Müller Glia as a Source of Neuronal Progenitor Cells to Regenerate the Damaged Zebrafish Retina

  • Craig M. Nelson
  • David R. HydeEmail author
Conference paper
Part of the Advances in Experimental Medicine and Biology book series (AEMB, volume 723)


In humans, a wide variety of either genetic diseases, such as retinitis pigmentosa and age-related macular degeneration, or environmentally induced damage, such as diabetic retinopathy, rob large numbers of individuals their sight every year. Recently, research in primarily the damaged zebrafish and postnatal chick retinas have highlighted the potential of the Müller glia to serve as an adult stem cell source to regenerate the lost neurons. This work has expanded to study the adult stem cell potential of the rodent and human Müller glia in both the intact retina and cell culture. Unfortunately, mammalian Müller glia appear to have very limited potential to proliferate and differentiate into specific retinal neuronal cell types. This may be due to the mammalian Müller glia either lacking positive regulatory factors to carry out a regenerative response or possessing negative regulatory factors that block regeneration. To better understand what is required for the Müller glia to regenerate damaged retinal neurons, extensive work in the zebrafish retina, which exhibits a robust and highly specific regenerative response, holds much promise at providing the necessary information. In this review, we will explore the current state of knowledge of damage-induced retinal regeneration in zebrafish.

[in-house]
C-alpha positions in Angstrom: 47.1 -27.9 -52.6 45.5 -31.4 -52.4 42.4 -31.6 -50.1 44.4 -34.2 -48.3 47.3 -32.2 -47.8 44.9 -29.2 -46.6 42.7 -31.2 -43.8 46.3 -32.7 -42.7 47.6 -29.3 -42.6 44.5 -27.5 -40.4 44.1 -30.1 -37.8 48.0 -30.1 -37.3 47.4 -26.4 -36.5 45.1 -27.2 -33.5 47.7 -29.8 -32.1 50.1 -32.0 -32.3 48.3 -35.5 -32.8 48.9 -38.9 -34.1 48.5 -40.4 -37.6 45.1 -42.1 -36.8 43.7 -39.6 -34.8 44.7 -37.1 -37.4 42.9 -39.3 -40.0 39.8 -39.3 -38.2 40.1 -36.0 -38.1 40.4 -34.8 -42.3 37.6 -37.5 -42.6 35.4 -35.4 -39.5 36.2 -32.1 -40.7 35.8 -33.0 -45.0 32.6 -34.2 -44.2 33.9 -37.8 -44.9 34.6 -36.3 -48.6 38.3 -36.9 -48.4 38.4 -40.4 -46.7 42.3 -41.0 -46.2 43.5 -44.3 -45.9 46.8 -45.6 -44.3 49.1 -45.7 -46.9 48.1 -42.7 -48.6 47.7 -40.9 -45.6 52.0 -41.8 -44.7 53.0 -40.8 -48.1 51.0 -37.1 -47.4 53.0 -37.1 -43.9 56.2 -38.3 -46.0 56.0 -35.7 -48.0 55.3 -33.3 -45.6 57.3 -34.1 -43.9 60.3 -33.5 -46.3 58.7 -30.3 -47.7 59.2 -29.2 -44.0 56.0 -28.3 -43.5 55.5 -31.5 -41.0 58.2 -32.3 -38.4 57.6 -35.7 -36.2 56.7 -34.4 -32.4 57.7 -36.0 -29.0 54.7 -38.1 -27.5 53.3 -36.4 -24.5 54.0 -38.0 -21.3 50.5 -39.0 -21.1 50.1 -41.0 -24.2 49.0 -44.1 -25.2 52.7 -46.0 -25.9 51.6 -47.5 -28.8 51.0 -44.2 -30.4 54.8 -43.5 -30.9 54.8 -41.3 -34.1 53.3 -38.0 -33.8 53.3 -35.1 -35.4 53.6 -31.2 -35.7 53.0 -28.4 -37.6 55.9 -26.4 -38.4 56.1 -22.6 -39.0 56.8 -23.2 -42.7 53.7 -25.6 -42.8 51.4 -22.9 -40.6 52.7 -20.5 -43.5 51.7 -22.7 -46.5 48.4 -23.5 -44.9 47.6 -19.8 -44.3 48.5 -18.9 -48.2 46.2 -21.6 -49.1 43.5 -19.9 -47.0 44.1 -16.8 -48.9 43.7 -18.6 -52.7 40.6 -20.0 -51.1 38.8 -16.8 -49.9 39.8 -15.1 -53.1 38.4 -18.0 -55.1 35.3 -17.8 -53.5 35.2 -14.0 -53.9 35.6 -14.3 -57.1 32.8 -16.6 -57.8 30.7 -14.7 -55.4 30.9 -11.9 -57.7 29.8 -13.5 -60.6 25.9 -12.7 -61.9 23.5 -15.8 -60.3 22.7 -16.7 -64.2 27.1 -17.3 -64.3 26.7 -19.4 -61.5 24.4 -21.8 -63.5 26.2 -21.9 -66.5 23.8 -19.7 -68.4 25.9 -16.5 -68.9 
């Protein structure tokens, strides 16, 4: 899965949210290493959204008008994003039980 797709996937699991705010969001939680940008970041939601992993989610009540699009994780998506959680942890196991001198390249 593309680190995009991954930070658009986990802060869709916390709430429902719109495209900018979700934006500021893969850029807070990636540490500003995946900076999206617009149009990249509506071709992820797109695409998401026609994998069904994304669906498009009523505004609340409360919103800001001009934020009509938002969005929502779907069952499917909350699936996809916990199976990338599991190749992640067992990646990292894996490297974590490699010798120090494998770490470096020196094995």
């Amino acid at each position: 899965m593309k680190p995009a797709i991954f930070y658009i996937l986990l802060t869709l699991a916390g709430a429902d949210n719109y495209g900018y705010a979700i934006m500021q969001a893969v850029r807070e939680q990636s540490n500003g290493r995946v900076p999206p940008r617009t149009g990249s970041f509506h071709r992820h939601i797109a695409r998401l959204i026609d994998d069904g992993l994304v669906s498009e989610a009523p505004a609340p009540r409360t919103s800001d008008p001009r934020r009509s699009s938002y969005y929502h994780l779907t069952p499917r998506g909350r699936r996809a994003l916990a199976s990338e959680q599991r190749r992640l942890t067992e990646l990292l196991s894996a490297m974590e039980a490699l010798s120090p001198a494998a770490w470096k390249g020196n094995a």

Retinal regeneration Zebrafish Stat3 Ascl1a Pax6 Müller glia Phagocytosis TNFα 


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Copyright information

© Springer Science+Business Media, LLC 2012

Authors and Affiliations

  1. 1.Department of Biological Sciences and the Center for Zebrafish ResearchUniversity of Notre DameNotre DameUSA

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